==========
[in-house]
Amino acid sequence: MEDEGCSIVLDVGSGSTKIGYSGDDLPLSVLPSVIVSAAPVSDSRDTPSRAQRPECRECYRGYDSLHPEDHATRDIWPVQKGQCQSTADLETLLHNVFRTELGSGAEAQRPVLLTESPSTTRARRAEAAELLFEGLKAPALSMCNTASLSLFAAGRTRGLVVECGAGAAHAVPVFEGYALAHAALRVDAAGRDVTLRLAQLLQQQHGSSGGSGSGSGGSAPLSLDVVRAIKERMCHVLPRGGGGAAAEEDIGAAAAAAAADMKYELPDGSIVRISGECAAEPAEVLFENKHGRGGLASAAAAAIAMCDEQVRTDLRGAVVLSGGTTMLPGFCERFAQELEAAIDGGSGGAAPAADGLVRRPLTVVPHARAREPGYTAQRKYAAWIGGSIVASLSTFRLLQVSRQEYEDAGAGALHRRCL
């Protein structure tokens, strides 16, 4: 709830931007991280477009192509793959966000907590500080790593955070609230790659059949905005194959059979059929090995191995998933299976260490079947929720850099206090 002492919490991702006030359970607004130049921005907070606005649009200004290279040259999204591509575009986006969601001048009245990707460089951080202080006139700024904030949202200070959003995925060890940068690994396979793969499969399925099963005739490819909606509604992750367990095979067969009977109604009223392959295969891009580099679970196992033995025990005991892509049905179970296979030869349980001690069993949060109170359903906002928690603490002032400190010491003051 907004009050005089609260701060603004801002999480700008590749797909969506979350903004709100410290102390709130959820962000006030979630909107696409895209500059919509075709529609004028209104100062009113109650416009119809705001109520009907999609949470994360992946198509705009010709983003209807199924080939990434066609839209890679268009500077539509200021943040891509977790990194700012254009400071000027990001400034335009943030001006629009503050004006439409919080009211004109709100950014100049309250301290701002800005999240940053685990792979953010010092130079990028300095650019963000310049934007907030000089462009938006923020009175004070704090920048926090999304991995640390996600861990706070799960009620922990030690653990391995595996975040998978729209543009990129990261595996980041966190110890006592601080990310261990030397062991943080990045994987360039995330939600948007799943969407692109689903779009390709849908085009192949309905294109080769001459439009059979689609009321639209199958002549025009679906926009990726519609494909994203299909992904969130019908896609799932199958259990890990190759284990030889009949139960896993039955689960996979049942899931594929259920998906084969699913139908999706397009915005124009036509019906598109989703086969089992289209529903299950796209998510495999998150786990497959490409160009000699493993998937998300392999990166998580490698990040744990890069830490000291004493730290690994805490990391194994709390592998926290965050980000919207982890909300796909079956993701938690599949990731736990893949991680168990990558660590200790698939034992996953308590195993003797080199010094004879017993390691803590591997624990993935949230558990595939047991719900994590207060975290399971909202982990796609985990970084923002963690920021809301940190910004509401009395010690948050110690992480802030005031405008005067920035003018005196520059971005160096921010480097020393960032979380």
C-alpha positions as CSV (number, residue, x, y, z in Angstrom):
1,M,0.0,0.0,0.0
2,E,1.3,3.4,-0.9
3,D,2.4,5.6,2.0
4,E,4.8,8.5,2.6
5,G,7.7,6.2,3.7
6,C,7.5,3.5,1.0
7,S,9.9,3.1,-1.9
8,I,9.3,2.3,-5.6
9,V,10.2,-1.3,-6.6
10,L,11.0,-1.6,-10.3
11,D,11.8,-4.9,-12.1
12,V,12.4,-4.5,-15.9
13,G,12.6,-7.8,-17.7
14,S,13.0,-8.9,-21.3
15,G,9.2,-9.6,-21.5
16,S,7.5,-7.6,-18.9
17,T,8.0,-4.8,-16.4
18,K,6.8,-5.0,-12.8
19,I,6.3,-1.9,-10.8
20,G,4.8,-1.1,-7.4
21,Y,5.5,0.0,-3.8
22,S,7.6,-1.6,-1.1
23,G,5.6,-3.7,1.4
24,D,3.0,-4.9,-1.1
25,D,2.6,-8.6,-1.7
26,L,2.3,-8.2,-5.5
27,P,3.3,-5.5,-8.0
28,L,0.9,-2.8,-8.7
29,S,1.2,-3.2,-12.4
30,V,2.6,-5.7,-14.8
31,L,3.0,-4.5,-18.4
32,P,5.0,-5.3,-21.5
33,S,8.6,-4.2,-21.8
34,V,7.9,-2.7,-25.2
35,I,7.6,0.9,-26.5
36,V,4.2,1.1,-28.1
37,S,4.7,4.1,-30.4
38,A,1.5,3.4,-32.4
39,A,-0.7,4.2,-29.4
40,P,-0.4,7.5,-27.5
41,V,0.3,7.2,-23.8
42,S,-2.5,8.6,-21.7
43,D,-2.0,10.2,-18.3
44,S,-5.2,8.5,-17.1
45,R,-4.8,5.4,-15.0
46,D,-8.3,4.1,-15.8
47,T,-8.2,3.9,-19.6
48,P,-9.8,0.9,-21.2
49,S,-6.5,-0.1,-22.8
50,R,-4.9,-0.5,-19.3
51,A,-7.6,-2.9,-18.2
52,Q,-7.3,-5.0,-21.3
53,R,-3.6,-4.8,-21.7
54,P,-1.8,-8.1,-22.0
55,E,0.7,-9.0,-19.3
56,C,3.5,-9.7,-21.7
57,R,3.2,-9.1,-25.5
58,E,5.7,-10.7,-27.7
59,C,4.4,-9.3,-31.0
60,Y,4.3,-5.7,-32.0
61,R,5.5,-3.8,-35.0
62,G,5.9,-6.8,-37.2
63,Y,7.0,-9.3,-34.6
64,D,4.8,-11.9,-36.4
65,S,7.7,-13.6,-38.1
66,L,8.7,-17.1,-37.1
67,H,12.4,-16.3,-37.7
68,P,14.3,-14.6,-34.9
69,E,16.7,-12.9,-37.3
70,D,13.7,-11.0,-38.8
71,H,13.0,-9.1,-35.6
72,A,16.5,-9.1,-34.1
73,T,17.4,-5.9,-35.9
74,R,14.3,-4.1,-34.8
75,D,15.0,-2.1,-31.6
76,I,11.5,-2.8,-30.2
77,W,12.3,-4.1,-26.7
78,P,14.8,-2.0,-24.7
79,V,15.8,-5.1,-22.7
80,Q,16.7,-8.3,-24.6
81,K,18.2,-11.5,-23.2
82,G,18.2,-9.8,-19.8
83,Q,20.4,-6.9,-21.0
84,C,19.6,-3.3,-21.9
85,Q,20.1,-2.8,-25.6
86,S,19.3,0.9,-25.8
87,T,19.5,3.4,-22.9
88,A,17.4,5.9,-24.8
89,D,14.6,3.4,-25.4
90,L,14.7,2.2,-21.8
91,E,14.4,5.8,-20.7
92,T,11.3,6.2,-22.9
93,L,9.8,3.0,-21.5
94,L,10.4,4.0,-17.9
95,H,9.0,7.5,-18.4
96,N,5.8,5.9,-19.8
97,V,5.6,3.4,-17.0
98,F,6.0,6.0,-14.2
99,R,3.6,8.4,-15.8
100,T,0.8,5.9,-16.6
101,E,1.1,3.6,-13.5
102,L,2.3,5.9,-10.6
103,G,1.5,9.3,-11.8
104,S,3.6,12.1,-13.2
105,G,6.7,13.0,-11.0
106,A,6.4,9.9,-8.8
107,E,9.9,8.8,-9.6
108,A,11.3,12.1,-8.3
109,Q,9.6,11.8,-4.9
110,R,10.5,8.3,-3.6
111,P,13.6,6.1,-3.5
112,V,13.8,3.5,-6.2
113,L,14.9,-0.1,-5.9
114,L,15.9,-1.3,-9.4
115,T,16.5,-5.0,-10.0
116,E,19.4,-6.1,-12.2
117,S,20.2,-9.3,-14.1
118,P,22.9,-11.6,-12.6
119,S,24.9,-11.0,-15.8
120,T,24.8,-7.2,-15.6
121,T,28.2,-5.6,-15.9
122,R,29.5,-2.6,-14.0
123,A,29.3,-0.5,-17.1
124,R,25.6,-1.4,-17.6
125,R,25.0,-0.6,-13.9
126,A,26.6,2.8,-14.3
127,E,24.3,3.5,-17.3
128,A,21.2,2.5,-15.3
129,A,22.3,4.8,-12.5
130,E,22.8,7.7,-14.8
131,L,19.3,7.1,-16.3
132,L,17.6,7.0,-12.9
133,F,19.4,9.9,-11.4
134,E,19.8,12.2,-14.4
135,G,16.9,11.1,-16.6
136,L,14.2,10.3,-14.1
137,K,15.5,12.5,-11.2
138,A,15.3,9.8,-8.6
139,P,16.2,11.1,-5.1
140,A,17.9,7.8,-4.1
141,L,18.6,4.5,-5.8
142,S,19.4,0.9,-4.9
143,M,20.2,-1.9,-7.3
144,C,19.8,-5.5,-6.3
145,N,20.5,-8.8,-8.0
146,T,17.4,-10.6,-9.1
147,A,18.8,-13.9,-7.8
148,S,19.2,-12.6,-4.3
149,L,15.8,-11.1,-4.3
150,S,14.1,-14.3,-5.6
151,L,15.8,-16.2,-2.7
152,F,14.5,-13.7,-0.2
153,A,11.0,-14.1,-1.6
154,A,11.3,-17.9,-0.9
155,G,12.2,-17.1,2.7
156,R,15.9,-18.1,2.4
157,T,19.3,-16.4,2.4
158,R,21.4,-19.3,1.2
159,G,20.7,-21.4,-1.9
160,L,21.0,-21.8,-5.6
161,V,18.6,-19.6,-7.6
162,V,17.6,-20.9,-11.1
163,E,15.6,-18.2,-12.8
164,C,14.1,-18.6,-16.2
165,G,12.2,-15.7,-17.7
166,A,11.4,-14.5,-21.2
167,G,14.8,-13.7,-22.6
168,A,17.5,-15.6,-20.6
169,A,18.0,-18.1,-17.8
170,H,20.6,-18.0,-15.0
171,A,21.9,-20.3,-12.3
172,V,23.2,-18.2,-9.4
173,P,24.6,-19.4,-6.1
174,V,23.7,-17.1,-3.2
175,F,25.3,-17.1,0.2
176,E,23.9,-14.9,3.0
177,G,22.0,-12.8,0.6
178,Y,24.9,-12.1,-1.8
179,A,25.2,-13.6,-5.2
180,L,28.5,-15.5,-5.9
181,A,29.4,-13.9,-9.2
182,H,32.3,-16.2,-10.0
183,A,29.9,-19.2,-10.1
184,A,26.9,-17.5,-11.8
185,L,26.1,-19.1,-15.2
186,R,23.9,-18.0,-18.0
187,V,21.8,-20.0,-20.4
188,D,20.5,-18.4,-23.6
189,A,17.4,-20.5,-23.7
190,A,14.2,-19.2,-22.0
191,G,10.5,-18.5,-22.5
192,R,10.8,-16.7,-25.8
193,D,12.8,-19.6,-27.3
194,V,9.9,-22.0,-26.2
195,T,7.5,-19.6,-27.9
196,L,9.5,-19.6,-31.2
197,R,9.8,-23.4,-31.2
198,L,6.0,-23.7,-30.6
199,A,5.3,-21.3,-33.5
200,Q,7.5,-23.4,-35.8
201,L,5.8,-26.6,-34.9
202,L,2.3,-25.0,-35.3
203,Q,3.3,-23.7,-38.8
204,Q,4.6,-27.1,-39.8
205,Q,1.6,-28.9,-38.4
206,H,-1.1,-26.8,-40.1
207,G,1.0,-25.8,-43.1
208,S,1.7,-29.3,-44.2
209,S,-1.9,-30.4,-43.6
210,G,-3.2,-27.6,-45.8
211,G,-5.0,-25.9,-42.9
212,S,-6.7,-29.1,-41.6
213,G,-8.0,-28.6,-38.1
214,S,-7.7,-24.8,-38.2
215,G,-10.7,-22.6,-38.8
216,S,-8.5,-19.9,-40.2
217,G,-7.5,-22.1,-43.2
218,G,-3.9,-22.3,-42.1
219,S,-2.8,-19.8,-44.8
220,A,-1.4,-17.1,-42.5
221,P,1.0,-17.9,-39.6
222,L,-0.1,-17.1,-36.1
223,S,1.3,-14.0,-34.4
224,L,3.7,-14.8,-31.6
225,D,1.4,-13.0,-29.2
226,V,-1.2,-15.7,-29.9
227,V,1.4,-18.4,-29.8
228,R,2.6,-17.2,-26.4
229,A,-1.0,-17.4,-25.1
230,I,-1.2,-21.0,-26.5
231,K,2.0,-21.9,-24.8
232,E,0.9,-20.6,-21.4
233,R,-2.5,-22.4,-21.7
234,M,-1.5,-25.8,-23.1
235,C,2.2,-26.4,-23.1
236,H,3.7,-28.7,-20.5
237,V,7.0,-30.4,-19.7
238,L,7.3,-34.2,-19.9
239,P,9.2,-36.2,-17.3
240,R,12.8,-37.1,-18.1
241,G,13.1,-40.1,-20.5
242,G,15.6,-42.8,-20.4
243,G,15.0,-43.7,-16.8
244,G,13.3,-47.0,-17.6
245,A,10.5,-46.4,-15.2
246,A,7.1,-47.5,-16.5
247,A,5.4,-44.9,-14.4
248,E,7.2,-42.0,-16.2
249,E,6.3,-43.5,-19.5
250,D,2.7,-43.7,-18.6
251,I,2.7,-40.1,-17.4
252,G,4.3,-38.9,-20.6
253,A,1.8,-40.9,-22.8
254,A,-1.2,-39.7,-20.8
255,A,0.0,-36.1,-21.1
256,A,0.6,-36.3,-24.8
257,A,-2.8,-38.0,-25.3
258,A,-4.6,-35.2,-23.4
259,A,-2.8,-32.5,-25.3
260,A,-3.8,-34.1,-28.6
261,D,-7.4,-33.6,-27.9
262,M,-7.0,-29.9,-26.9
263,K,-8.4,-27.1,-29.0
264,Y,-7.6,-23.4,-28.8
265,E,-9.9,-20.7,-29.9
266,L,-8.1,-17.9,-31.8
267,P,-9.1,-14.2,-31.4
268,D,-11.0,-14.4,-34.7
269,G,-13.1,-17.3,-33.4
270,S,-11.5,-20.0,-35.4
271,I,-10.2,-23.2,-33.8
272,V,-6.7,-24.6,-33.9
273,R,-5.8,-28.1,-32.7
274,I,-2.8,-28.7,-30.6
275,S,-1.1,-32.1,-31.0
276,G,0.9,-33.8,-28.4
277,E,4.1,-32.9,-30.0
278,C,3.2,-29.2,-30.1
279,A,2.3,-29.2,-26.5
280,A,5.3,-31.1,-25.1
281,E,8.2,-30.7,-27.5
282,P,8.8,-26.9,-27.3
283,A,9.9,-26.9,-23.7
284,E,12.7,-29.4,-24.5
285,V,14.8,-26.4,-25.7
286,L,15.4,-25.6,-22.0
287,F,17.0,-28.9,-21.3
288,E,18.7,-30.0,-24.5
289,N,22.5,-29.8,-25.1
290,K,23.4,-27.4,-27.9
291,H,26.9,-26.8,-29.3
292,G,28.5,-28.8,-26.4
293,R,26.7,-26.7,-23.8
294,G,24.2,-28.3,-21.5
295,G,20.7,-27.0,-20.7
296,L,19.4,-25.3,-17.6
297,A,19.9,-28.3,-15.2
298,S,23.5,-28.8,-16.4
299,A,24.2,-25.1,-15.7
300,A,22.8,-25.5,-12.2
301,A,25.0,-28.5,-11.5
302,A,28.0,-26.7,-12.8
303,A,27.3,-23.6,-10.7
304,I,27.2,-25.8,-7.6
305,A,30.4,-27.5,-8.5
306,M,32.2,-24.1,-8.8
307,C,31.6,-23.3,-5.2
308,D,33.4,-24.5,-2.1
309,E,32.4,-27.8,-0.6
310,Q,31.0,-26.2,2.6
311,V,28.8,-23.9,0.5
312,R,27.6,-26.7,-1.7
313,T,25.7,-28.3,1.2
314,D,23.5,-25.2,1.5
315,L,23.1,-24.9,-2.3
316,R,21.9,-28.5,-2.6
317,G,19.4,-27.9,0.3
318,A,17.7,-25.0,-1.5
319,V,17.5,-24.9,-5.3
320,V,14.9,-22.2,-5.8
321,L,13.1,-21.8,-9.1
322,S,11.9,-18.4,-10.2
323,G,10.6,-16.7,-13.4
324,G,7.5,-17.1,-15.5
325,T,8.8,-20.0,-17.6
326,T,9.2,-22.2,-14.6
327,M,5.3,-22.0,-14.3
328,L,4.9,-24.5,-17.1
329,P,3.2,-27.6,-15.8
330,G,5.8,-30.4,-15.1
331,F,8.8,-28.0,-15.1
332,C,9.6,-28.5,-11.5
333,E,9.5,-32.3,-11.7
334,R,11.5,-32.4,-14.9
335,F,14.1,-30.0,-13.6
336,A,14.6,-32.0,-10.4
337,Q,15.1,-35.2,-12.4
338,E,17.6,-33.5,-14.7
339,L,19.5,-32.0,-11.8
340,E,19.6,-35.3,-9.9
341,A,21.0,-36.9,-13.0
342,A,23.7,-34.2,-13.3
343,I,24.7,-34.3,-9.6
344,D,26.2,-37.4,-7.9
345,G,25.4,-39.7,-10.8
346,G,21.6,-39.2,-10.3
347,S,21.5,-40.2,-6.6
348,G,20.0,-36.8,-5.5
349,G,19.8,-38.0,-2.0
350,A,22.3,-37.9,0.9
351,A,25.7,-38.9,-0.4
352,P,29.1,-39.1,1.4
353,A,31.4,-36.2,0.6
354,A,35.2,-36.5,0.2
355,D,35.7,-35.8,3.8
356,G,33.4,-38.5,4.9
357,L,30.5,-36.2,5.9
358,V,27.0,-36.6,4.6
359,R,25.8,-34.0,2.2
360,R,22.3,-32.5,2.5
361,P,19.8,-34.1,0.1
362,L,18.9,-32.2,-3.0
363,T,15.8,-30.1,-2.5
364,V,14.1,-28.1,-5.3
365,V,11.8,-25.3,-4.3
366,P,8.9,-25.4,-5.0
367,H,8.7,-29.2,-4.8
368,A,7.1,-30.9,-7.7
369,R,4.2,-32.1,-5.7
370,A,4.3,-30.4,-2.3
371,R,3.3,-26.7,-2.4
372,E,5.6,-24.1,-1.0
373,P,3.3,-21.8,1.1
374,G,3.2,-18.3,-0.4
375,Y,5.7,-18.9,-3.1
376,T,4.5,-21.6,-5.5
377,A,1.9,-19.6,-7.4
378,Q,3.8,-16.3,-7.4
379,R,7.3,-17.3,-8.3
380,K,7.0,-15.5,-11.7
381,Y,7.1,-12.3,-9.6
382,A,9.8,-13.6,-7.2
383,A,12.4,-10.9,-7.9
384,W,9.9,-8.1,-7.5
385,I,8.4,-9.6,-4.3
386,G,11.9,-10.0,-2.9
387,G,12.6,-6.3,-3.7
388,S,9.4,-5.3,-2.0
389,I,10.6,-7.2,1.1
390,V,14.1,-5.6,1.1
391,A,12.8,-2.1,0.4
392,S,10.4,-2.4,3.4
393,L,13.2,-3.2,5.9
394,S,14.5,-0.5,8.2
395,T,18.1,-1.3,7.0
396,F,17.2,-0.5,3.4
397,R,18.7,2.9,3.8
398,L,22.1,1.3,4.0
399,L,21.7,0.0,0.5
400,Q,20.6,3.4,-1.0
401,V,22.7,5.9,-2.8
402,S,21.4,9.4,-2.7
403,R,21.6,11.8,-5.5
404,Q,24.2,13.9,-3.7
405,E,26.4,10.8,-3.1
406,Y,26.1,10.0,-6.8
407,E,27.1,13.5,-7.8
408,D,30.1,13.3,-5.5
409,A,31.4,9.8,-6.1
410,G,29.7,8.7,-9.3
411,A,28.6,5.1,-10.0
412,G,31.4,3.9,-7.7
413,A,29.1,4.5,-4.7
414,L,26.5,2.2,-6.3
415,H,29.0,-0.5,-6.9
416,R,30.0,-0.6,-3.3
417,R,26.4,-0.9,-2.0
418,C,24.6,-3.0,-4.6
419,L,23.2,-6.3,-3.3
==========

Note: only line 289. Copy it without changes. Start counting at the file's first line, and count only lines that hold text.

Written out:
285,V,14.8,-26.4,-25.7